I was discussing the world-view of catalogers, who must look at the world beyond their local collections.
That is an incredible disingenous statement, Mr. Weinheimer. Who exactly are your catalogers? Most of the catalogers I know look way beyond their local collections. My cataloging students certainly do not escape my classes without having that wide worldview seared into their brains. (Perhaps it is the administrators who are short-sighted and don’t provide the resources to make this happen.)
Really? Could you give me an example of that? I see very few records for worthwhile materials out on the free, WWW. Most records are still focused on the holdings of the local library, and the digital resources *the library pays for.* In essence, the catalog is saying to the users, “These are the materials that the library is paying for or has paid for. There are many, many, many (maybe even more) highly worthwhile materials available for free on the web, and perhaps some of them are even better, but you will have to use different, non-library tools to discover those things. Also, there are free digital copies of many of the materials currently held in the library, but we will not point you in that direction unless it happens to be in Google Books and we are using the Google API. Even then, a free digital copy may be roaming somewhere else out on the web, in American Memory, HathiTrust, Europeana, or Lord knows where.”
I don’t think our users understand in these terms, but they feel it and it makes them skeptical.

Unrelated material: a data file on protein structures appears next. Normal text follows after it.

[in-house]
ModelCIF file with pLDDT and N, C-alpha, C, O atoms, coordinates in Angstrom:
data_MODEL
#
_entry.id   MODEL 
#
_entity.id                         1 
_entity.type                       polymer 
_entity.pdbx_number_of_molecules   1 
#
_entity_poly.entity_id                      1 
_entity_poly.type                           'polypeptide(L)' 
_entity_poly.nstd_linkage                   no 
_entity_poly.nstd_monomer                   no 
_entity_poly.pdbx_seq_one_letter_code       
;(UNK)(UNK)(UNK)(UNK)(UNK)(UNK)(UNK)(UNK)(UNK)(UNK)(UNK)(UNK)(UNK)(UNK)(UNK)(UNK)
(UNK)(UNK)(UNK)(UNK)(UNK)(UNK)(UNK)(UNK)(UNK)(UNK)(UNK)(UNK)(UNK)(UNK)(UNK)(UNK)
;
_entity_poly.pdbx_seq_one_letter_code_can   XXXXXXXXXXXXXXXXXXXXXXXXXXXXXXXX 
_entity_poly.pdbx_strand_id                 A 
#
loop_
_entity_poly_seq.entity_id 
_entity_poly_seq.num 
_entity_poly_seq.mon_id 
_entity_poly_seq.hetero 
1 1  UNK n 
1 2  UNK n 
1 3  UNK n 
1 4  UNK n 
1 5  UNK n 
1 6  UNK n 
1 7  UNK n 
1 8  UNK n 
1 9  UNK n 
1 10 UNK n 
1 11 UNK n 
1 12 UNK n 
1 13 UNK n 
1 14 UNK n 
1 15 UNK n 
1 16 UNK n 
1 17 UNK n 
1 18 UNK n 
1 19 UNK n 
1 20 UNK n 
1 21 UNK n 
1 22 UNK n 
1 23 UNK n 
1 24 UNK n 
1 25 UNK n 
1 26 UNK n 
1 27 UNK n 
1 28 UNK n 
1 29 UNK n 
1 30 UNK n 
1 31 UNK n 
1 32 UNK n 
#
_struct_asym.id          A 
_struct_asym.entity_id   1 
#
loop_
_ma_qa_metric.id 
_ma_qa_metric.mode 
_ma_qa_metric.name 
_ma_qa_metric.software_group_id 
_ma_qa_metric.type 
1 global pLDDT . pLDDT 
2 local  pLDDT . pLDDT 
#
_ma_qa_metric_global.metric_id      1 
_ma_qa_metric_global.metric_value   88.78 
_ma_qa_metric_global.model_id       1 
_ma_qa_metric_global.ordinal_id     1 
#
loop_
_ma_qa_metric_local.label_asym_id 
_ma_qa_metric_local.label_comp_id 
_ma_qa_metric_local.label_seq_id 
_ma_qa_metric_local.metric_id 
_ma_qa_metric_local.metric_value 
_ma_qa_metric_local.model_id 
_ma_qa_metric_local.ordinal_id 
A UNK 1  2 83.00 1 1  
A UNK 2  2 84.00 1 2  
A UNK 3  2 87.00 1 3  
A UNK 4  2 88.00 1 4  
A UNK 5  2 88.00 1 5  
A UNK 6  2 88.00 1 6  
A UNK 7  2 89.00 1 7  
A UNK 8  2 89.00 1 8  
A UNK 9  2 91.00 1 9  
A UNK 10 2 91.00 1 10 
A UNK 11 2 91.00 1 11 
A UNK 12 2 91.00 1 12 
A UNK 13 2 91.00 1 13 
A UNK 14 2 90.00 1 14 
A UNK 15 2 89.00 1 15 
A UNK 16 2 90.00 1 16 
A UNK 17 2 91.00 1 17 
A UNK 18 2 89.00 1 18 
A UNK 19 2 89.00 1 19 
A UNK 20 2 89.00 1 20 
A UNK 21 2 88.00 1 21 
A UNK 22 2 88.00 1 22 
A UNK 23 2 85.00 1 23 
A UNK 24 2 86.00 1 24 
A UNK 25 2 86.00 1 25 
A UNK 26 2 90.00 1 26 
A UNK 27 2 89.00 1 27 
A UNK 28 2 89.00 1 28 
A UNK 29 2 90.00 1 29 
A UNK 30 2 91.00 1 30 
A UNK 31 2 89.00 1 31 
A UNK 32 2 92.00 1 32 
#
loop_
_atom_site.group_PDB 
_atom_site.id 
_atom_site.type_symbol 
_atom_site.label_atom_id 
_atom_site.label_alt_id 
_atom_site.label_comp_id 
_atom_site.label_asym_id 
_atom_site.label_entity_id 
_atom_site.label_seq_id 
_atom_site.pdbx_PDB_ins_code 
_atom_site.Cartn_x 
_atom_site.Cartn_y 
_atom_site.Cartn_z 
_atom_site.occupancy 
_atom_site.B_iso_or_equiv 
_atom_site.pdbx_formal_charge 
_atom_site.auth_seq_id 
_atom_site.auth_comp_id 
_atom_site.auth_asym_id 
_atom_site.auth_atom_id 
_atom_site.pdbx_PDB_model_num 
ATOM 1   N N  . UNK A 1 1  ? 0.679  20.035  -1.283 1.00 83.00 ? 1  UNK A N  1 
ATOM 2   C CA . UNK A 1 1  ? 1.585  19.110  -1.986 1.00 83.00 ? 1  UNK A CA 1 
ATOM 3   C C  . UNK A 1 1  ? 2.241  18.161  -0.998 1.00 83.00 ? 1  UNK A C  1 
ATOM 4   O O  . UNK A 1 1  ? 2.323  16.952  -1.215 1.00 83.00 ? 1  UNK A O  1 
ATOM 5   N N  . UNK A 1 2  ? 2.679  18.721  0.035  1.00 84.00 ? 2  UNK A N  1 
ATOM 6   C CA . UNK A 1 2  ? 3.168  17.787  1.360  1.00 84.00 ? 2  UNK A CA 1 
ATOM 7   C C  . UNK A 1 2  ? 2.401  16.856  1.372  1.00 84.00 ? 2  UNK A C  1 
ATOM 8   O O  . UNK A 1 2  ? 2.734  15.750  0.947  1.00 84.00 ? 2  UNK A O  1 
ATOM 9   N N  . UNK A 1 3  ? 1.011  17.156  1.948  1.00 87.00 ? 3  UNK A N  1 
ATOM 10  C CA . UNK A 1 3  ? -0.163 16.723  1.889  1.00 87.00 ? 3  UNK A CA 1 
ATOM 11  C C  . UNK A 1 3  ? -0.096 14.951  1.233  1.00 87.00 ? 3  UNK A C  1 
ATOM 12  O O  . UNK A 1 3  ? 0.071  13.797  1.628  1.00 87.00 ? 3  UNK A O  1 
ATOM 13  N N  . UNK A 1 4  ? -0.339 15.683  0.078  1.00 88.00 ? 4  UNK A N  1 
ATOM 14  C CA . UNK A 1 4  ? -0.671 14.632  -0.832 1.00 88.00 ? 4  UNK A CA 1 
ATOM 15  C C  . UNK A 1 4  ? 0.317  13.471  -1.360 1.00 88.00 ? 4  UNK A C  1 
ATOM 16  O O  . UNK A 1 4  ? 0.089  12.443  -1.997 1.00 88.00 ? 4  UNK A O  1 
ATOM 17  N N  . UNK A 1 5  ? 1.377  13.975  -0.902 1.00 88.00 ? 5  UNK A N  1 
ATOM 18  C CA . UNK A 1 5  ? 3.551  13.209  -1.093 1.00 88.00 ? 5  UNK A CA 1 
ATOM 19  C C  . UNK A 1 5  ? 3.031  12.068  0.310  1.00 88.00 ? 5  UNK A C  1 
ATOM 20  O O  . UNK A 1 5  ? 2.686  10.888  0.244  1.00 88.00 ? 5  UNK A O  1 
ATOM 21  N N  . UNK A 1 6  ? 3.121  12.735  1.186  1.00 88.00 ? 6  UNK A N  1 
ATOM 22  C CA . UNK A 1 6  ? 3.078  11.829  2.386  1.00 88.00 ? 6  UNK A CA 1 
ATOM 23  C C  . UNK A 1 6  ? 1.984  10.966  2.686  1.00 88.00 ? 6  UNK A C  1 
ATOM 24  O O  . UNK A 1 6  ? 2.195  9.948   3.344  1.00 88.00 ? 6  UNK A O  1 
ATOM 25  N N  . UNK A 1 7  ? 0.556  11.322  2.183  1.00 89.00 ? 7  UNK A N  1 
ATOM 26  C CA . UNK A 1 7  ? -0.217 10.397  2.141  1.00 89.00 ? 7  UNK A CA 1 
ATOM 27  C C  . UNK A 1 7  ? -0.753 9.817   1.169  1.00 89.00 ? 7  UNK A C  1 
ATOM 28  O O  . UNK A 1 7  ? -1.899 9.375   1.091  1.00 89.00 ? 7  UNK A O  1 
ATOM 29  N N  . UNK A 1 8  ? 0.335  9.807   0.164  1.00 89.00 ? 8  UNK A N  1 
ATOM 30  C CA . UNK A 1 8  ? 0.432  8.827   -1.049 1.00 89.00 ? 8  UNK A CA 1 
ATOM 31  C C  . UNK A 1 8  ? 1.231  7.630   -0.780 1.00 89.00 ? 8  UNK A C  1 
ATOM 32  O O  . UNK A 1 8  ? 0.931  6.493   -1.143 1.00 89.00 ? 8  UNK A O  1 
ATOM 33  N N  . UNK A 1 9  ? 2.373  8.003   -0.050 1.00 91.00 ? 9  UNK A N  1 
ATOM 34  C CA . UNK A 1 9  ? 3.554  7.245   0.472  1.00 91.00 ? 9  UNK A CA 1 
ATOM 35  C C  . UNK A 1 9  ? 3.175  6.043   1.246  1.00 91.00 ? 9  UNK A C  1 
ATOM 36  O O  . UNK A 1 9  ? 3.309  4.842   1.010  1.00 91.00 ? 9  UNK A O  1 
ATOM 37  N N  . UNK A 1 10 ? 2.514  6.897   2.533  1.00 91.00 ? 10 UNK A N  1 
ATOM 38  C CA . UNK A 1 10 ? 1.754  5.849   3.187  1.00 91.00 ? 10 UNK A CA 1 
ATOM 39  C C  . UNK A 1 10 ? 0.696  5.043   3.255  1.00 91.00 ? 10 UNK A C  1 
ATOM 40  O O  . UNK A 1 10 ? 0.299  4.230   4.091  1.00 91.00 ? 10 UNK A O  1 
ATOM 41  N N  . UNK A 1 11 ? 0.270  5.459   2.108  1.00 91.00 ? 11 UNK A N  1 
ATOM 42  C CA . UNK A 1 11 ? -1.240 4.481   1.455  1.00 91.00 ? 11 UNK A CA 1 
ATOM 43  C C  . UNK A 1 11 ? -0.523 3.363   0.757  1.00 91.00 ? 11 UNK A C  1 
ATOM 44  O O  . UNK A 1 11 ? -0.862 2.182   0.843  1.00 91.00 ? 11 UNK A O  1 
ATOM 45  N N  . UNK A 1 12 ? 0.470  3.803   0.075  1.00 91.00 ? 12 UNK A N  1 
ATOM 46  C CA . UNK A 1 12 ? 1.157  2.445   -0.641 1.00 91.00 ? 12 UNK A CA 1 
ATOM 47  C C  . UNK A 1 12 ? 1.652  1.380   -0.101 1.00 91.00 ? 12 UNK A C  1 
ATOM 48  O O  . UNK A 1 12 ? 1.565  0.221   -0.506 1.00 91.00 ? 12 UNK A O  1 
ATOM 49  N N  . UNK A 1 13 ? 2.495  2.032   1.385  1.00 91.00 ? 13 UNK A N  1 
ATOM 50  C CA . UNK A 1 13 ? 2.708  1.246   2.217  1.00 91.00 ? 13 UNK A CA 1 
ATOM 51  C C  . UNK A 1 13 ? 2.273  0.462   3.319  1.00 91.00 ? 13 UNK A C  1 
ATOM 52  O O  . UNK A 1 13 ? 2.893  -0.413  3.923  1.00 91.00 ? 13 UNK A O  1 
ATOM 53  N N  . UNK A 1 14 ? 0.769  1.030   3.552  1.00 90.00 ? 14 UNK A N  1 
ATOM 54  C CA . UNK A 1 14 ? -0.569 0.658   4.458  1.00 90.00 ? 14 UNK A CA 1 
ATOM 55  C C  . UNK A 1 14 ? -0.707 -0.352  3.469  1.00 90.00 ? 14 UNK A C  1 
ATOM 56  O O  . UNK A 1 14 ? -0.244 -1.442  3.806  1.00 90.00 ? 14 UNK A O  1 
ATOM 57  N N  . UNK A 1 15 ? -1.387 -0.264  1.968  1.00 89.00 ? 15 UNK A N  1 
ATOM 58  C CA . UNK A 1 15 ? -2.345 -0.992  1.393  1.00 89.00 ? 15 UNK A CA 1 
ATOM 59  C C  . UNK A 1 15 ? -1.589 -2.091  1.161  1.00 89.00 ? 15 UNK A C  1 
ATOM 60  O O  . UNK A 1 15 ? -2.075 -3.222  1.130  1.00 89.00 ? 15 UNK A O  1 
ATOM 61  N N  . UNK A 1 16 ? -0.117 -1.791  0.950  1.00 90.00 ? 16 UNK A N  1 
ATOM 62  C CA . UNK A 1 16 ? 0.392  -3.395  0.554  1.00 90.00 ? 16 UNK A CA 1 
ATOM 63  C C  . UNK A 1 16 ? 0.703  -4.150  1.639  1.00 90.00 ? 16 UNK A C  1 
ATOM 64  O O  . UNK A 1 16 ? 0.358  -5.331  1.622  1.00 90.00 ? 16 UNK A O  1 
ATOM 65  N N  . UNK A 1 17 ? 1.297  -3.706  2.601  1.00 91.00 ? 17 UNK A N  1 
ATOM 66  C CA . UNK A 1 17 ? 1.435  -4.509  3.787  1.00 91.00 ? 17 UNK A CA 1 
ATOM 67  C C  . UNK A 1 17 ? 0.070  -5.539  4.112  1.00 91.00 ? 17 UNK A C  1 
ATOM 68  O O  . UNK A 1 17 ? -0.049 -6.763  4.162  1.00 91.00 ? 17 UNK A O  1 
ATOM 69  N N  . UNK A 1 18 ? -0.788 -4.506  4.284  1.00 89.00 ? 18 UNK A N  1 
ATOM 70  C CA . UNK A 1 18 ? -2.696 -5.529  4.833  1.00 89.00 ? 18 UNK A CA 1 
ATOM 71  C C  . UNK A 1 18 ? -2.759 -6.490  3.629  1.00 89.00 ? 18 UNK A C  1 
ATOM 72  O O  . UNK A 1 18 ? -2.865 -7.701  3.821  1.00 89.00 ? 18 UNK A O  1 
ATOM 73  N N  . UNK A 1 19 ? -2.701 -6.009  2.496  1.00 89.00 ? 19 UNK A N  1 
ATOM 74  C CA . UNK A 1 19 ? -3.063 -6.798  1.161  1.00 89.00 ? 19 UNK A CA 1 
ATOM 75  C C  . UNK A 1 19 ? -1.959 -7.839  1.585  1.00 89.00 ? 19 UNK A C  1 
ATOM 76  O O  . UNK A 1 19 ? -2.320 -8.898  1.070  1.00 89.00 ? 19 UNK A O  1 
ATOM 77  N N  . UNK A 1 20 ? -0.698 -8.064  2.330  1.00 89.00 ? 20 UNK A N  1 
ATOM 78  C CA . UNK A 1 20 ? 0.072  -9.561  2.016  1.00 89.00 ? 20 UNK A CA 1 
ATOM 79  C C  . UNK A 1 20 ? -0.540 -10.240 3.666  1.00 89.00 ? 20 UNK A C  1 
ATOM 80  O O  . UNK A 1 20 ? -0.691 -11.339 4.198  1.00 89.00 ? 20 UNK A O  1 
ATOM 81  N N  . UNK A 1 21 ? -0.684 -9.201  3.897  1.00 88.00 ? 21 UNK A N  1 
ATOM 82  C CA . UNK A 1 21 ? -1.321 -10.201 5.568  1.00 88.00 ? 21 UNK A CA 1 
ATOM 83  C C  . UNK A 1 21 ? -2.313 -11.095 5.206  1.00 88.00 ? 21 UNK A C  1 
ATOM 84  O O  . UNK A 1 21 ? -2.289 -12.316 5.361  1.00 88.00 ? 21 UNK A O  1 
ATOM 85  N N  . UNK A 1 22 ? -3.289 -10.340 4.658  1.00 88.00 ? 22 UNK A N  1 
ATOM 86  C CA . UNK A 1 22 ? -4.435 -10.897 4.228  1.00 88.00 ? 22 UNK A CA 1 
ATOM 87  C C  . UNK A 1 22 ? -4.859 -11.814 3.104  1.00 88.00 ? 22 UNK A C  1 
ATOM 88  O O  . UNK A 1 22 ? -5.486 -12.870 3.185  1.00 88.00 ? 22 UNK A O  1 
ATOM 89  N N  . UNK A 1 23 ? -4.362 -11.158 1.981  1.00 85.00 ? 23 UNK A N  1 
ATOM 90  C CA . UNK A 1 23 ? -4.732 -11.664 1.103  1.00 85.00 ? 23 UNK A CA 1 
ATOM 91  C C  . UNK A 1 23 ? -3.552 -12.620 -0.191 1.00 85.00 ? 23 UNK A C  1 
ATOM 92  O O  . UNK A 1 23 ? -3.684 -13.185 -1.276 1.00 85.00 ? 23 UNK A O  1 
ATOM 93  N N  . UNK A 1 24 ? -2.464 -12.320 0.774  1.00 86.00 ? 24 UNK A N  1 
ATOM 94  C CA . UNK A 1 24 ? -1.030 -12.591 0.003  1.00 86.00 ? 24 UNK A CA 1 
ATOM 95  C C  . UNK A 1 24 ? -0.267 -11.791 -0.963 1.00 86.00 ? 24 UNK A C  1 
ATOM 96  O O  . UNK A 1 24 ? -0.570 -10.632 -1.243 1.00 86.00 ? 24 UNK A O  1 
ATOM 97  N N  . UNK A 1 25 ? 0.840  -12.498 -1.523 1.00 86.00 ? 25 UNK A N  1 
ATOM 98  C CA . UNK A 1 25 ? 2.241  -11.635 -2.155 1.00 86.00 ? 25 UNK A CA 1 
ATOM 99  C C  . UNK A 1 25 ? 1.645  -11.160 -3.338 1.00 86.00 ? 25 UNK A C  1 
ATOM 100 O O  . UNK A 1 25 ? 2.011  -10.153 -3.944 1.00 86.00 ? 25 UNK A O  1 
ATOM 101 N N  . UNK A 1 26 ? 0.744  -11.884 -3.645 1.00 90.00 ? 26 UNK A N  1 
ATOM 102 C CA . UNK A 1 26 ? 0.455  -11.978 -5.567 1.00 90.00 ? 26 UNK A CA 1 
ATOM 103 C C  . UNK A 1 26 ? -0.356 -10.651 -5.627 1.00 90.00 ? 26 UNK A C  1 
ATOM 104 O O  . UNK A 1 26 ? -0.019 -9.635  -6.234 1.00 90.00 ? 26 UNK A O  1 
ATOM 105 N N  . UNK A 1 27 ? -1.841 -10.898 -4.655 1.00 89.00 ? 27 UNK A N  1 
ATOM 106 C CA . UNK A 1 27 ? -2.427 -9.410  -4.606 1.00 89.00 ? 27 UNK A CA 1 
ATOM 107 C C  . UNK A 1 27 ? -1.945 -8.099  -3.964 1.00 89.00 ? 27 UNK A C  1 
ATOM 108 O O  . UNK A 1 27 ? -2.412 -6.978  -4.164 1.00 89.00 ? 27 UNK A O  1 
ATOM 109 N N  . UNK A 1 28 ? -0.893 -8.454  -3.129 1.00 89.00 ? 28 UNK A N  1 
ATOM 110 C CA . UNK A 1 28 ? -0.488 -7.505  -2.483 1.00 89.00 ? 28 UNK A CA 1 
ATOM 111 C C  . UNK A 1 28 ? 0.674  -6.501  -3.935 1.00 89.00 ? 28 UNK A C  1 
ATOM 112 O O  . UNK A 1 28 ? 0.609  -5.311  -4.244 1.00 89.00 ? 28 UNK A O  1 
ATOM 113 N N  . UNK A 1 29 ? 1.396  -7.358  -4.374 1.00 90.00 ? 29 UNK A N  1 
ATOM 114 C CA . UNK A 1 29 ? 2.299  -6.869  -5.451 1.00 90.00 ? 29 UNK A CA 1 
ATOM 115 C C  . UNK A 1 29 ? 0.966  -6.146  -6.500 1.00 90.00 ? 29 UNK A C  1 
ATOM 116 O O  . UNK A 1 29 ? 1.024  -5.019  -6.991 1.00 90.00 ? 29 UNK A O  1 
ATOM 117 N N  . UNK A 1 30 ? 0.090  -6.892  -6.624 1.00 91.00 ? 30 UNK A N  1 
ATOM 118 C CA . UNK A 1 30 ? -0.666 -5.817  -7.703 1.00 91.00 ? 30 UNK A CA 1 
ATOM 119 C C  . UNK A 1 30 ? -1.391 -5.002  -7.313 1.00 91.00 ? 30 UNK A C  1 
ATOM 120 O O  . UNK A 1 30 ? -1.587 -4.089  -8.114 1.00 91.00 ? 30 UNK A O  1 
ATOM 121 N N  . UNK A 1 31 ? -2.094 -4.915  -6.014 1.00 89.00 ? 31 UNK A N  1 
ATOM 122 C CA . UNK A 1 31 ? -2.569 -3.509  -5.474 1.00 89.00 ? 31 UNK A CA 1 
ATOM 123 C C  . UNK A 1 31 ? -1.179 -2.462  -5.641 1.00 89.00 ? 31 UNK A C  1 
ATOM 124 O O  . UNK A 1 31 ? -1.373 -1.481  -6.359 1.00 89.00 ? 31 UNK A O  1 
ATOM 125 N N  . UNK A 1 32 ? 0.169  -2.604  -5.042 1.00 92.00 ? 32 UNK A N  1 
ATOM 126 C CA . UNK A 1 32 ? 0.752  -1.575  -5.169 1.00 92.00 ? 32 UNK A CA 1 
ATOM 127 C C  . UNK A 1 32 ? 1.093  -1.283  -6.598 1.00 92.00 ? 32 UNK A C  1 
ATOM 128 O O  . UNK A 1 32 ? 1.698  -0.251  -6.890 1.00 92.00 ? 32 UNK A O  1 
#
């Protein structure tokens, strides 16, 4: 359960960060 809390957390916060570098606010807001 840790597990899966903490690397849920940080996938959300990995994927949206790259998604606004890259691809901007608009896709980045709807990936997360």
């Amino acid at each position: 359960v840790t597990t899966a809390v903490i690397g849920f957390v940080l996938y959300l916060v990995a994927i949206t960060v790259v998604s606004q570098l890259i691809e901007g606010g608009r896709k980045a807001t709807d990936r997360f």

I reiterate that I am not blaming anyone for this situation because I understand why it is. Everyone is trying their best. Catalogers are overworked now, budgets are not going up and administrators are scratching for everything they can get. There are no equivalents of “book jobbers” who make money by selecting websites, so library selectors have very little help with a preliminary selection. But I still see this as the reality, and I think we need to change it. The only way of changing it is to find help from outside, and I think it is possible today.
I think this also answers the next statement. Since my school can’t afford a Federated Search Engine, I have tried to fold in Google Scholar into my extend search. My patrons say they like it.
But here is where I don’t understand you—many library catalogs do these things already. Many academic library catalogs and public libraries allow users to search the local catalog and also a whole bevy of Electronic resources. Here at UNT we use a Federated Search Engine to search all of the journal databases at once, if so desired.
Ranganathan numbers each section in his chapters because he wanted his works to be accessible on that level. If all information resources in the world were completely digital I could see this happening. But, the REALITY is that they are not. And they will not be for a long time. Google can throw all the money they want at it. It’s not going to help.
Actually, there might be possibilities to do this today using web2.0 and web3.0 tools and letting the patrons do the work. We need to stop thinking in terms of huge organizations taking 100% responsibility for these matters. There are options that did not exist before.
I thank you for an excellent debate!